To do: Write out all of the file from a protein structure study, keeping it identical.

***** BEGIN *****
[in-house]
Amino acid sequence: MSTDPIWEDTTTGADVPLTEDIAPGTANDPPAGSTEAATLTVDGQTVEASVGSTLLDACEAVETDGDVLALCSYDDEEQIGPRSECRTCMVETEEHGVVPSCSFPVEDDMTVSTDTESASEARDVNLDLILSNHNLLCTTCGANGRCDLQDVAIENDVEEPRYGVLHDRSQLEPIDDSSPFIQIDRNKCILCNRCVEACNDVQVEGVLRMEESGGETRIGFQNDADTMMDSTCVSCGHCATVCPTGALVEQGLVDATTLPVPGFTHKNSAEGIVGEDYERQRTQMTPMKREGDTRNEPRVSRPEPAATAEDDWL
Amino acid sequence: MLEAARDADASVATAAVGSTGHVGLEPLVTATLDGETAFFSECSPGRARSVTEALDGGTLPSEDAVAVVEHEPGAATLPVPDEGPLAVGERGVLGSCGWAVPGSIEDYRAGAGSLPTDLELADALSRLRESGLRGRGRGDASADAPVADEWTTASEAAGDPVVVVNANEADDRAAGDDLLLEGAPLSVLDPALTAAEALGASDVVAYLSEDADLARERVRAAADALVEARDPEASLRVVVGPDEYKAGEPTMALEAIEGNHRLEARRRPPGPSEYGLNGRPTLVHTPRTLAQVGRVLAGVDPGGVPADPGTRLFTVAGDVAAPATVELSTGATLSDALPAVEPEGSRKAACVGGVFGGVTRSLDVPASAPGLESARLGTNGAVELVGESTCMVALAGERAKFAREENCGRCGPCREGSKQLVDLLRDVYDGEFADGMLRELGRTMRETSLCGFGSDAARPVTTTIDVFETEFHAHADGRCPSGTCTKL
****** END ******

[in-house]
Amino acid sequence: MSTDPIWEDTTTGADVPLTEDIAPGTANDPPAGSTEAATLTVDGQTVEASVGSTLLDACEAVETDGDVLALCSYDDEEQIGPRSECRTCMVETEEHGVVPSCSFPVEDDMTVSTDTESASEARDVNLDLILSNHNLLCTTCGANGRCDLQDVAIENDVEEPRYGVLHDRSQLEPIDDSSPFIQIDRNKCILCNRCVEACNDVQVEGVLRMEESGGETRIGFQNDADTMMDSTCVSCGHCATVCPTGALVEQGLVDATTLPVPGFTHKNSAEGIVGEDYERQRTQMTPMKREGDTRNEPRVSRPEPAATAEDDWL
Amino acid sequence: MLEAARDADASVATAAVGSTGHVGLEPLVTATLDGETAFFSECSPGRARSVTEALDGGTLPSEDAVAVVEHEPGAATLPVPDEGPLAVGERGVLGSCGWAVPGSIEDYRAGAGSLPTDLELADALSRLRESGLRGRGRGDASADAPVADEWTTASEAAGDPVVVVNANEADDRAAGDDLLLEGAPLSVLDPALTAAEALGASDVVAYLSEDADLARERVRAAADALVEARDPEASLRVVVGPDEYKAGEPTMALEAIEGNHRLEARRRPPGPSEYGLNGRPTLVHTPRTLAQVGRVLAGVDPGGVPADPGTRLFTVAGDVAAPATVELSTGATLSDALPAVEPEGSRKAACVGGVFGGVTRSLDVPASAPGLESARLGTNGAVELVGESTCMVALAGERAKFAREENCGRCGPCREGSKQLVDLLRDVYDGEFADGMLRELGRTMRETSLCGFGSDAARPVTTTIDVFETEFHAHADGRCPSGTCTKL